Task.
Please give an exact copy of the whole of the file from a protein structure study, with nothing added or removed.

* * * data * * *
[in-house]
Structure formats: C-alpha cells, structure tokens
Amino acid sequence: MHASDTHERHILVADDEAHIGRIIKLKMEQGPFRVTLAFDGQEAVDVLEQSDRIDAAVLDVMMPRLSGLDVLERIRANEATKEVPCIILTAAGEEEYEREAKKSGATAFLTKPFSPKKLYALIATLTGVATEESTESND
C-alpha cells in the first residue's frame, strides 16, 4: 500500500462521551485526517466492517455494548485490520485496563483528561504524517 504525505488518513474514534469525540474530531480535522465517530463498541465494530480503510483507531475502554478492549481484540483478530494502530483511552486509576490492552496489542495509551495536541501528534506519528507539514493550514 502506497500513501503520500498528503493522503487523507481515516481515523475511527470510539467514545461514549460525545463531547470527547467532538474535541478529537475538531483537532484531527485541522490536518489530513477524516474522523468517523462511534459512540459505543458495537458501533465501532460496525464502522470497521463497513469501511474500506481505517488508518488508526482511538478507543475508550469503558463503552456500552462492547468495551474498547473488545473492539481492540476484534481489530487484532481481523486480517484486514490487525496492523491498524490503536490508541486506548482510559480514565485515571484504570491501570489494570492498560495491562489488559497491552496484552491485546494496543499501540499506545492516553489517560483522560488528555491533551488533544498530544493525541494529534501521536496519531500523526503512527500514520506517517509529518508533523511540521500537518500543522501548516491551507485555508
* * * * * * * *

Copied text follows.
[in-house]
Structure formats: C-alpha cells, structure tokens
Amino acid sequence: MHASDTHERHILVADDEAHIGRIIKLKMEQGPFRVTLAFDGQEAVDVLEQSDRIDAAVLDVMMPRLSGLDVLERIRANEATKEVPCIILTAAGEEEYEREAKKSGATAFLTKPFSPKKLYALIATLTGVATEESTESND
C-alpha cells in the first residue's frame, strides 16, 4: 500500500462521551485526517466492517455494548485490520485496563483528561504524517 504525505488518513474514534469525540474530531480535522465517530463498541465494530480503510483507531475502554478492549481484540483478530494502530483511552486509576490492552496489542495509551495536541501528534506519528507539514493550514 502506497500513501503520500498528503493522503487523507481515516481515523475511527470510539467514545461514549460525545463531547470527547467532538474535541478529537475538531483537532484531527485541522490536518489530513477524516474522523468517523462511534459512540459505543458495537458501533465501532460496525464502522470497521463497513469501511474500506481505517488508518488508526482511538478507543475508550469503558463503552456500552462492547468495551474498547473488545473492539481492540476484534481489530487484532481481523486480517484486514490487525496492523491498524490503536490508541486506548482510559480514565485515571484504570491501570489494570492498560495491562489488559497491552496484552491485546494496543499501540499506545492516553489517560483522560488528555491533551488533544498530544493525541494529534501521536496519531500523526503512527500514520506517517509529518508533523511540521500537518500543522501548516491551507485555508